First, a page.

A review of the record confirms that Plaintiff did not present a claim containing a statement of a sum certain of the damages sought, which would have allowed the government to make even a reasonable estimate of the value of her claim, until after the limitations period had run. The only notice filed within the two-year limitations period was the SF95 which simply stated that the amount of claim for Plaintiff's personal injury was "ongoing." Appellant's App. at XXIX.1 The only other form of notification contained in the record, a letter from Plaintiff's counsel to the agency dated August 28, 1989, even if sufficient to satisfy the requirements, was submitted outside the limitations period.2 Id. at XI-XV.


Plaintiff argues that her state court action, filed before the expiration of the limitations period, placed the government on sufficient notice to satisfy the requirements. The cases which have addressed this issue, however, support the conclusion that the filing of a suit does not constitute adequate notice to the federal agency. Henderson v. United States, 785 F.2d at 123-25 & n. 12. Plaintiff further argues that her insurer's request for reimbursement from the agency was sufficient to place a sum certain on her claim. The insurer requested reimbursement for claims paid on Plaintiff's behalf in the amount of $1,632.56. Appellant's App. at XLIII. Plaintiff acknowledges that she did not file this claim; rather, it was filed by the insurance carrier. (Appellant's Brief, p. 6). Plaintiff's ultimate claim value, submitted by her counsel via his letter of August 28, 1989, requested $74,500.00 in damages. Appellant's App. at XV. Considering the wide disparity in these figures, we suggest that they demonstrate that the insurer's claim for reimbursement and Plaintiff's claim for damages were not, in fact, identical. Furthermore, Plaintiff has failed to explain how the government could evaluate her claim based upon her insurer's claim for reimbursement.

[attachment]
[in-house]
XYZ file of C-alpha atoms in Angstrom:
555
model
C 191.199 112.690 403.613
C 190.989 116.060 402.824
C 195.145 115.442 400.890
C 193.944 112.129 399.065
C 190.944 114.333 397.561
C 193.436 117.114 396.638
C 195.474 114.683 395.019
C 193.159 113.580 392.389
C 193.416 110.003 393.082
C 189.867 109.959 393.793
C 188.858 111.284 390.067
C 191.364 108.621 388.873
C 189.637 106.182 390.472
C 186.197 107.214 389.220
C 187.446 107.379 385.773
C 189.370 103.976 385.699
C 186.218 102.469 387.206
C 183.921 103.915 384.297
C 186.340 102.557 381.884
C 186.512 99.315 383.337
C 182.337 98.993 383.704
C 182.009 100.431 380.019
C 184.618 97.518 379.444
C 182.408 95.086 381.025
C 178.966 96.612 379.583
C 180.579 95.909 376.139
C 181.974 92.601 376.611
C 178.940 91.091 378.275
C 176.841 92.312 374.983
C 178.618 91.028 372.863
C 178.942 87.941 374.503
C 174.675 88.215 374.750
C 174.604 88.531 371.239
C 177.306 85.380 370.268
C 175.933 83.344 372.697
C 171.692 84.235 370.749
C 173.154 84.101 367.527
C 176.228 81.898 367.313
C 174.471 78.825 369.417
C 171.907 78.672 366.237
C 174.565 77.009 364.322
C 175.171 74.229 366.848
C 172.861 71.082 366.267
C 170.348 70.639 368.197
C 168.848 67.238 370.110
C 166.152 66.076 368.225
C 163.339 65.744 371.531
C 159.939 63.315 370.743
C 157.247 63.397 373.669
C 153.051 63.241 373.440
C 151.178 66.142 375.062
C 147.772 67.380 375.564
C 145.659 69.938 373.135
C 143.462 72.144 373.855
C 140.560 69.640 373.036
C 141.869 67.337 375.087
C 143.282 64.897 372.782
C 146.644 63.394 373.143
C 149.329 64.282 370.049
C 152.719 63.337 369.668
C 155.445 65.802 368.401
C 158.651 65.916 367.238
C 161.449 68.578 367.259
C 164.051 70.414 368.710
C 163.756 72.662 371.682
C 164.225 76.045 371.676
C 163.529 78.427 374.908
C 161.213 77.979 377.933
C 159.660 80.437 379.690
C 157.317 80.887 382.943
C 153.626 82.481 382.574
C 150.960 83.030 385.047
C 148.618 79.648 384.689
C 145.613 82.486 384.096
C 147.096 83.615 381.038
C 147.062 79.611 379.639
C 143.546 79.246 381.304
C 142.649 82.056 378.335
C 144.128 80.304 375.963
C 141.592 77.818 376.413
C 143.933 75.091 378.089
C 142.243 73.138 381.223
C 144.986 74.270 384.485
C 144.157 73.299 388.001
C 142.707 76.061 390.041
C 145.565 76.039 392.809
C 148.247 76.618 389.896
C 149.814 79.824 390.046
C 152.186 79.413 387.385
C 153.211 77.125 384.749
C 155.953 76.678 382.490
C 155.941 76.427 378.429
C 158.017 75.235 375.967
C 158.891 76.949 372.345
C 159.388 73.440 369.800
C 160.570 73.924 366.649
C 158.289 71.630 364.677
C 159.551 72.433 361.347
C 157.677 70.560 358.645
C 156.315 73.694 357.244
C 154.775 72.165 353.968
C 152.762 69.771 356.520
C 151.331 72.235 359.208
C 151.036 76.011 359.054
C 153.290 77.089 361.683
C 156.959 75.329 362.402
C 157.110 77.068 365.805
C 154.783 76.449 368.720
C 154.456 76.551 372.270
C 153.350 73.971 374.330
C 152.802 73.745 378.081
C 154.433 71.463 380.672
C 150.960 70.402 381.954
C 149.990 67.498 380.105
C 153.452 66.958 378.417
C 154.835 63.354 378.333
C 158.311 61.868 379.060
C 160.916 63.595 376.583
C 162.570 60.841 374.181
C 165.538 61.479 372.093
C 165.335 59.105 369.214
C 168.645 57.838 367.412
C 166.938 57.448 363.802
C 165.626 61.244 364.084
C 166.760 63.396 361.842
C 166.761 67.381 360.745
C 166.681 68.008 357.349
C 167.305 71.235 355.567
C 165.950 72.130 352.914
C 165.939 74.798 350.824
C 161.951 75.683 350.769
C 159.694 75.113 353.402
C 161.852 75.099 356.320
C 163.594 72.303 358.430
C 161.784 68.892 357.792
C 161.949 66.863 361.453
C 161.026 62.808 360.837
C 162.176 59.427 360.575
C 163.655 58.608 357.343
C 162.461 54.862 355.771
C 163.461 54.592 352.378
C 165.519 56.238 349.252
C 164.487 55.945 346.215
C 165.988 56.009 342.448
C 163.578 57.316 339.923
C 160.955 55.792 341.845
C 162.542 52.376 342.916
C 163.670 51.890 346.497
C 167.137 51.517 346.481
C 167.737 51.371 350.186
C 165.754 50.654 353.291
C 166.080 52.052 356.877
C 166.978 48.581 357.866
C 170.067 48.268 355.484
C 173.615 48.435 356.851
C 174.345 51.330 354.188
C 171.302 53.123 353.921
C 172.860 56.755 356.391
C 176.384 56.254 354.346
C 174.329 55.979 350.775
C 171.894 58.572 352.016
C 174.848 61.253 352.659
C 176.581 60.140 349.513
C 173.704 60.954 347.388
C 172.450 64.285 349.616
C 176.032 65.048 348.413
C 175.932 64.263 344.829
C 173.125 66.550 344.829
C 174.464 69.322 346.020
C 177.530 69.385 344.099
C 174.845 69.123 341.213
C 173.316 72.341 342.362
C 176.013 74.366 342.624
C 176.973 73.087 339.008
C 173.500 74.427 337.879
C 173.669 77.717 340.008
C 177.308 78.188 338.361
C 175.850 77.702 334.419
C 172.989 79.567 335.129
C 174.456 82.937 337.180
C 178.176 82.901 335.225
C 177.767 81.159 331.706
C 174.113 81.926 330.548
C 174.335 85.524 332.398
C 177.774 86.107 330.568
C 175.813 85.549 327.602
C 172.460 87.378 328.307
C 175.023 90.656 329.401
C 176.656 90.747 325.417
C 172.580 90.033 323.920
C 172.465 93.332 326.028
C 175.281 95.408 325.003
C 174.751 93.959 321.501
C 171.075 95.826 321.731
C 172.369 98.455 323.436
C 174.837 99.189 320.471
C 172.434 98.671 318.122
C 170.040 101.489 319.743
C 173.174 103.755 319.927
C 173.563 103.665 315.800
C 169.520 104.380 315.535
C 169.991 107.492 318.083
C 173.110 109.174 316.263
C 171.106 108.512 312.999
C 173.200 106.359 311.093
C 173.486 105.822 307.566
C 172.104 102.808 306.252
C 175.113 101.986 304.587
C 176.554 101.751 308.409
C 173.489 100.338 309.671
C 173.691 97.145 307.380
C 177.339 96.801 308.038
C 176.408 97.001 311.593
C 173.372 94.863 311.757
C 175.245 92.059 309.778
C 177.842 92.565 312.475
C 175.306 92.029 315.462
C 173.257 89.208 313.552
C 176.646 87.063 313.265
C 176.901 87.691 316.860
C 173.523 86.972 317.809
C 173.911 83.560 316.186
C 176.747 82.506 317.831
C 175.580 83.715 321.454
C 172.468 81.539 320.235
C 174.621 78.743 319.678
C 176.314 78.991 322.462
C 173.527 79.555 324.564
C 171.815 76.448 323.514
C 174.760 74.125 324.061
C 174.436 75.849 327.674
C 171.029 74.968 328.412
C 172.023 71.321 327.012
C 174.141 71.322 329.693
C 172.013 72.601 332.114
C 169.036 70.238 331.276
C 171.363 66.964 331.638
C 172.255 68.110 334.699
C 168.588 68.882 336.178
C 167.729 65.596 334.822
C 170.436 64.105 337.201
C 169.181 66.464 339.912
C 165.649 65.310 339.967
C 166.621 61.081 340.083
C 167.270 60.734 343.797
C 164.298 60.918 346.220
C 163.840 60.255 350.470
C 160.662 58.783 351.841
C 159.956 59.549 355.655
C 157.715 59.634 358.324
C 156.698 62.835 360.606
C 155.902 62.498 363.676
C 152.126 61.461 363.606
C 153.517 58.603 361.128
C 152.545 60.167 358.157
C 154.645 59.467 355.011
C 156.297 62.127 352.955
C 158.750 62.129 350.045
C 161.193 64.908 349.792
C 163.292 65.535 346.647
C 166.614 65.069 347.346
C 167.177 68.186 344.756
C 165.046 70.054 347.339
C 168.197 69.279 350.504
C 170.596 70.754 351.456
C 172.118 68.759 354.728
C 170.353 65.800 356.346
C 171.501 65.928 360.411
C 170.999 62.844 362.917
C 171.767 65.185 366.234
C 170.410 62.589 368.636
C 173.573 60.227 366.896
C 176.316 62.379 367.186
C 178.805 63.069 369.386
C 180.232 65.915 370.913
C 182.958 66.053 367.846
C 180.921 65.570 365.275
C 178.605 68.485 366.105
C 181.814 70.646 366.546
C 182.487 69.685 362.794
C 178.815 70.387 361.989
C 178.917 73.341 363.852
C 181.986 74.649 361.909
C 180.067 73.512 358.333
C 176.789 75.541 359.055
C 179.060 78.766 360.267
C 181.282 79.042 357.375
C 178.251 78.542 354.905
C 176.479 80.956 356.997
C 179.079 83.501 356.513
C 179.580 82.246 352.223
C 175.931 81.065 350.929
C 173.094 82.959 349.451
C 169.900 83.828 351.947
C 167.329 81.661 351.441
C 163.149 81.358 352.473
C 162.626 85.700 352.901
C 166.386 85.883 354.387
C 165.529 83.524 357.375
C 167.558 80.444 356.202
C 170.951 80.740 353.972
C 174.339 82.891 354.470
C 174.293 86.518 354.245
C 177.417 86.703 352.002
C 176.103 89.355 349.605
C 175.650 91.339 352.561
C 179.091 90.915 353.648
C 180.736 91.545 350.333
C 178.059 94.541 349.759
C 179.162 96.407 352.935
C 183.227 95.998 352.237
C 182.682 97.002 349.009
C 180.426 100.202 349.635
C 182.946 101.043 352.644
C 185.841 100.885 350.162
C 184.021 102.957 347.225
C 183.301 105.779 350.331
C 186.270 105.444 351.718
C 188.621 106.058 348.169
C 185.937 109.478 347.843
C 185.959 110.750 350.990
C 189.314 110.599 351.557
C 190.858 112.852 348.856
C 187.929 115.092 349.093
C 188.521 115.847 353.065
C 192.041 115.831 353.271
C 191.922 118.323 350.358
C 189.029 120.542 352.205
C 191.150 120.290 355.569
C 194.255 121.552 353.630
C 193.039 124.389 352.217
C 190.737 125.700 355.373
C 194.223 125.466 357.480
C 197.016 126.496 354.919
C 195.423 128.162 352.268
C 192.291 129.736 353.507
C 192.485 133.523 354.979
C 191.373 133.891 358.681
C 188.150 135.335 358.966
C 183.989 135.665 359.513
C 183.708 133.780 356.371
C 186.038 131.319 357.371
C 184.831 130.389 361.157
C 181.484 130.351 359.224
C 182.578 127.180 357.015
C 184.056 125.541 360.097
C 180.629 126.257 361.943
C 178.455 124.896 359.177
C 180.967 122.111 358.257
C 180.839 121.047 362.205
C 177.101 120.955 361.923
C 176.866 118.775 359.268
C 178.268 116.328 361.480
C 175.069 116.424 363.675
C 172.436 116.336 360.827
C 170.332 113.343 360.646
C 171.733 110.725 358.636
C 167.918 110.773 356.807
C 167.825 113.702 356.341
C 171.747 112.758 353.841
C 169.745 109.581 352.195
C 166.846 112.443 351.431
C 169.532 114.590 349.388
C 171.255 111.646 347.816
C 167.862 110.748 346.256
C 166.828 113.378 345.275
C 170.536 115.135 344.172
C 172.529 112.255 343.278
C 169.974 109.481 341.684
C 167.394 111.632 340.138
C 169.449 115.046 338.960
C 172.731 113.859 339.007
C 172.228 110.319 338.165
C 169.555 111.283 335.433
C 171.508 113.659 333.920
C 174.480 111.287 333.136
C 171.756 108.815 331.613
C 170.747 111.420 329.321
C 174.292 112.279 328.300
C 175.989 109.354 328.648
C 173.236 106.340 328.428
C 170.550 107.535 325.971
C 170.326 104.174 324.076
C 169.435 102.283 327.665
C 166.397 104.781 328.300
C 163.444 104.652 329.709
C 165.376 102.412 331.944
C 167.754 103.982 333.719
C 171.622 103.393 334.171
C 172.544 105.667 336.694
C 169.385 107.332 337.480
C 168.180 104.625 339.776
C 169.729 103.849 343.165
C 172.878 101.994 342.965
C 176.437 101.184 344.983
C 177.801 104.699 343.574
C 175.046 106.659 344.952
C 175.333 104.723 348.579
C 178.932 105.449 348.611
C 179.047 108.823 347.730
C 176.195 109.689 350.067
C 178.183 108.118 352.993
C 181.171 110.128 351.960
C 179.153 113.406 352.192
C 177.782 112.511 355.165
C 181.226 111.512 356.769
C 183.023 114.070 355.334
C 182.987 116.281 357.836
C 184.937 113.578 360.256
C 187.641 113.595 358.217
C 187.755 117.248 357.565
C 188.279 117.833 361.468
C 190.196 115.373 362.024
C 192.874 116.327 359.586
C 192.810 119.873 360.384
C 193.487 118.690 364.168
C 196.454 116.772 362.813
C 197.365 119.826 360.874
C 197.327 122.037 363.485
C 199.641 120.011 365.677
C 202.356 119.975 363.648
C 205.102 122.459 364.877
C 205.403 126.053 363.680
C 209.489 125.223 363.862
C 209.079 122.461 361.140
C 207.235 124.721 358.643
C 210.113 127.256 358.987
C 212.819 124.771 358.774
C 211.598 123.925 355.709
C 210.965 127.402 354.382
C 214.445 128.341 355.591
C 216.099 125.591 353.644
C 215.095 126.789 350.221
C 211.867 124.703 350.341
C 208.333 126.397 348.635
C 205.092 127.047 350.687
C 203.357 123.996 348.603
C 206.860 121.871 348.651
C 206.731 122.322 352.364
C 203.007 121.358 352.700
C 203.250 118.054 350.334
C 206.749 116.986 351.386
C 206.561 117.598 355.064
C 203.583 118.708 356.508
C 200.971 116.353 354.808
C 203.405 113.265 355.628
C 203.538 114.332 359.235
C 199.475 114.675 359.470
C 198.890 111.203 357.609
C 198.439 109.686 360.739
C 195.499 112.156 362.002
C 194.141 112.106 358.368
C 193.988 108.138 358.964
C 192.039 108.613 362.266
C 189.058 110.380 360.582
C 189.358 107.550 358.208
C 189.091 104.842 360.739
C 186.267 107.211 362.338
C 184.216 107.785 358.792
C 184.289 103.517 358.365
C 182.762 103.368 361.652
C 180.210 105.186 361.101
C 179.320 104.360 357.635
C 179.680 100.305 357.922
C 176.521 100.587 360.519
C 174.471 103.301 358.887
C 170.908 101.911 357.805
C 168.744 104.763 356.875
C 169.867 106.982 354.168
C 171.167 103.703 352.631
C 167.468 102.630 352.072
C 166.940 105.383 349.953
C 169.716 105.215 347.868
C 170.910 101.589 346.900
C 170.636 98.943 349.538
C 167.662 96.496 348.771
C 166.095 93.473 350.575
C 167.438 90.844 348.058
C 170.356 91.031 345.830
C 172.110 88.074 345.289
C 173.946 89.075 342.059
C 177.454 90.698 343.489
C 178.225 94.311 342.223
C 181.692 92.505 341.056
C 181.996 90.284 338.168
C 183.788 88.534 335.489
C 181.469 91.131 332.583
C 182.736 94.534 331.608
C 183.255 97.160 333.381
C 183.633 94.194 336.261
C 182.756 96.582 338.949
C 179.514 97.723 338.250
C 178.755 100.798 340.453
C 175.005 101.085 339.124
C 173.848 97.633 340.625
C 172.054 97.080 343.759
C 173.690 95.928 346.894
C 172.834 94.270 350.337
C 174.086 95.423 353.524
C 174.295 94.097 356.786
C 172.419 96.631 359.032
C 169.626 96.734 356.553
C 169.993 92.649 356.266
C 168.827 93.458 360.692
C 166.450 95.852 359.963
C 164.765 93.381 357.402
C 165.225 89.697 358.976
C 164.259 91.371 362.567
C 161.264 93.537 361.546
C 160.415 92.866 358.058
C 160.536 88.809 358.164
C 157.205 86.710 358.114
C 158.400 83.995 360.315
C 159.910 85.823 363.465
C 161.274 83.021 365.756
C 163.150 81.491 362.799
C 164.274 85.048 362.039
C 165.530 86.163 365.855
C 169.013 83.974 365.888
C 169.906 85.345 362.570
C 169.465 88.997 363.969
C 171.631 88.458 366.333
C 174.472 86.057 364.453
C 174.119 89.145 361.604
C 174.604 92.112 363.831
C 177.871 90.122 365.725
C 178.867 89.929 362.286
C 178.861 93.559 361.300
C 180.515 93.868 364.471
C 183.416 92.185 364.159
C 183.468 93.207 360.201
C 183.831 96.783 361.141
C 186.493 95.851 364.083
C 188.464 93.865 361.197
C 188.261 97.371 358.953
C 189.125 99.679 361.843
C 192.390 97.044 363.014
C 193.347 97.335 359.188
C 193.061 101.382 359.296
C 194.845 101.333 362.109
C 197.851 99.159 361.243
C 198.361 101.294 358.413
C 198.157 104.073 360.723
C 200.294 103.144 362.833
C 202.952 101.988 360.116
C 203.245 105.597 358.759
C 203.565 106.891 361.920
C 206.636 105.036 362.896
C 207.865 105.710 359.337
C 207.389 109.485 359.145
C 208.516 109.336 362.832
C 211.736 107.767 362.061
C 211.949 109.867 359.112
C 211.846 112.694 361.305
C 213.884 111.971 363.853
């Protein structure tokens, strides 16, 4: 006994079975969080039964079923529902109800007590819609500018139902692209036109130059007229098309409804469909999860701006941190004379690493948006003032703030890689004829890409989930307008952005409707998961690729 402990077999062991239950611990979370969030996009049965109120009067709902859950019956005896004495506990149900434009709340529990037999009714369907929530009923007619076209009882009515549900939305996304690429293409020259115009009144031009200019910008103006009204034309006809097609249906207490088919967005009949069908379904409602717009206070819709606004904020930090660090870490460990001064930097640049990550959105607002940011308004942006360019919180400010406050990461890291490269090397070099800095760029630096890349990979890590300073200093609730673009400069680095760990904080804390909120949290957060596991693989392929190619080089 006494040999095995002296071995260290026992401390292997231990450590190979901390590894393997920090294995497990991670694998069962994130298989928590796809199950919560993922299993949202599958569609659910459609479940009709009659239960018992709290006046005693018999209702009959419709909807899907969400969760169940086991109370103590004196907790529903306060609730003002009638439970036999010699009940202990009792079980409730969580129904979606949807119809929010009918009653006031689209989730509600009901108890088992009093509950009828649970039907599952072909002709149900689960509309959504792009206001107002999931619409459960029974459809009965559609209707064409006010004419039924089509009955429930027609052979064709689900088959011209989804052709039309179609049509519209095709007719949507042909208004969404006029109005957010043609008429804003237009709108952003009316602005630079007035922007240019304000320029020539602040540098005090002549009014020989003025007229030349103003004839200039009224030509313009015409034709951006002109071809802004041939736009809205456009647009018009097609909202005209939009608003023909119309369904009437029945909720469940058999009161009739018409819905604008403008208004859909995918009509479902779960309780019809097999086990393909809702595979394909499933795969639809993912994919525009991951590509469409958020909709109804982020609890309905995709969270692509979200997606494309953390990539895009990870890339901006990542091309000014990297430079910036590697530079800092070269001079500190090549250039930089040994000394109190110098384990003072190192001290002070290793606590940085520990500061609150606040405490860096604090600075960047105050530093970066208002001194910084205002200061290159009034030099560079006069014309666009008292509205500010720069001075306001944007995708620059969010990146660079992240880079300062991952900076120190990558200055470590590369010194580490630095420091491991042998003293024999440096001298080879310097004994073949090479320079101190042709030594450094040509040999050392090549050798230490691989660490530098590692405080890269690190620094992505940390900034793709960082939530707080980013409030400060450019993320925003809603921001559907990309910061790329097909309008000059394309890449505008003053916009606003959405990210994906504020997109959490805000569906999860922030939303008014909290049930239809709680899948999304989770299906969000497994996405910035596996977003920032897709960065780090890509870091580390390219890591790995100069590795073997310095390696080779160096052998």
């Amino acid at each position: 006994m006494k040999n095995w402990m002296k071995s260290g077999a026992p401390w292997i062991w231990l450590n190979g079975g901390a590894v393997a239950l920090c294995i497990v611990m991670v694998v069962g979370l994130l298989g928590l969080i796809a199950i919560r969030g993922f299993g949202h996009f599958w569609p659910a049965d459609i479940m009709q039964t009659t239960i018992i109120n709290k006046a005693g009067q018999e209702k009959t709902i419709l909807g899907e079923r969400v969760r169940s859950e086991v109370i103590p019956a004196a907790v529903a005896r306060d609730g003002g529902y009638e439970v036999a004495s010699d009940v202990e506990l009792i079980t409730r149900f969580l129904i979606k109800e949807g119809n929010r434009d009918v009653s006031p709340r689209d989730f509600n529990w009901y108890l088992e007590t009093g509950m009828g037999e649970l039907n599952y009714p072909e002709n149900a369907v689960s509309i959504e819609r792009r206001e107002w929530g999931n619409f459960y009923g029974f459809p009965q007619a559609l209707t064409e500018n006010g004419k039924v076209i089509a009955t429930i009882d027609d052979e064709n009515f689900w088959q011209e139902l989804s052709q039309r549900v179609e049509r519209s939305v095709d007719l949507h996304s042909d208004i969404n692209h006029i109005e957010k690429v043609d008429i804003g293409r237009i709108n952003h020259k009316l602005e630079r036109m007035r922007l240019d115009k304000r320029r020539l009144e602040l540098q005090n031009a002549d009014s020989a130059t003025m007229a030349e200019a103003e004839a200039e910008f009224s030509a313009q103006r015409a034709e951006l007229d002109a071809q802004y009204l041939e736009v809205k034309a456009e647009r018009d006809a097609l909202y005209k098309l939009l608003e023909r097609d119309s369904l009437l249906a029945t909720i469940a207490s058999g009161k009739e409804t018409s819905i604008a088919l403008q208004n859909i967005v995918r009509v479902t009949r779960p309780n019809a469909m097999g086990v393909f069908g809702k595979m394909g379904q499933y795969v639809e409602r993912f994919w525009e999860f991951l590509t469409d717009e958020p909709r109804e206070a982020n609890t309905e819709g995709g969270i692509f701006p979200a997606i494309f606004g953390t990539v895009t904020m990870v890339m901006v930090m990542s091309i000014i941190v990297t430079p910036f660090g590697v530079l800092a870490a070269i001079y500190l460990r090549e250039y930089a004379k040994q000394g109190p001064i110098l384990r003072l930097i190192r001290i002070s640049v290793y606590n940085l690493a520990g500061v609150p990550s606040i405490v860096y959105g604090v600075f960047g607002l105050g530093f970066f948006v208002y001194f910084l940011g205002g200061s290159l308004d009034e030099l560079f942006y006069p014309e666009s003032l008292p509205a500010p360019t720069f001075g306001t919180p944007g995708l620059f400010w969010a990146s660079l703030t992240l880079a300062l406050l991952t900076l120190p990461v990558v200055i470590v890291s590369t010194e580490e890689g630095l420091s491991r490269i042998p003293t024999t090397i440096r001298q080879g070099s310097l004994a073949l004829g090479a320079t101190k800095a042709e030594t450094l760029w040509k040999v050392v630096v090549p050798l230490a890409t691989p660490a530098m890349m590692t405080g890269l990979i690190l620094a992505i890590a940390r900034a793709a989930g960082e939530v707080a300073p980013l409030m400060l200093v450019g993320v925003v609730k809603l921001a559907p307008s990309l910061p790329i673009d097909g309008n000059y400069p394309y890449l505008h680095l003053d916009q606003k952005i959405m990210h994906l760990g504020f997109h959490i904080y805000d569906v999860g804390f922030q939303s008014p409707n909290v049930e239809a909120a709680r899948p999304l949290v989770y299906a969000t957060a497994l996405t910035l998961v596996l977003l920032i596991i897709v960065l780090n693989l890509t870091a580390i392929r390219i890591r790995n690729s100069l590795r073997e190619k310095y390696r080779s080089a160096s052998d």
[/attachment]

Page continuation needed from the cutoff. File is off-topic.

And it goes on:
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In Shelton v. United States, 615 F.2d 713 (6th Cir.1980), the court held that claimant's insurance company's claim for reimbursement of a sum certain amount it had paid claimant under his policy for lost wages did not constitute a claim for money damages of a "sum certain" so as to toll the FTCA statute of limitations. The court there pertinently observed:


The claims of an injured party and his insurance carrier are not always coextensive. An insurer's claim will never exceed that of the injured party; the injured party, however, often seeks recovery for damages not encompassed in the insurer's claim. This distinction is inherent in 39 C.F.R. § 912.6(D) which permits subrogees to present wholly compensated claims, but requires both insurers and injured parties to participate, either jointly or individually, in filing partially compensated claims. The record in this case discloses that Shelton's and Aetna's claims were not, in fact, identical. Indeed, in an accident case a plaintiff could be expected to seek damages for pain and suffering, medical bills, and injury to property as well as compensation for loss of wages. (Footnote omitted).


615 F.2d at 715-16.


In summary, we conclude that Plaintiff failed to present proper notice of her claim to the appropriate agency within the two-year limitations period established by § 2401(b). Plaintiff's claim was properly dismissed for lack of subject matter jurisdiction.




Although 28 C.F.R. § 14.2(a) allows for notification in a form other than a SF95, it nevertheless requires that there be written notification, together with a claim in a sum certain, in order to be considered sufficient. Henderson v. United States, 785 F.2d 121, 123 n. 10 (4th Cir.1986)


Plaintiff's claim accrued on June 24, 1987, the date of the accident. The Plaintiff had until June 24, 1989, in which to file a sufficient claim with the Department of Agriculture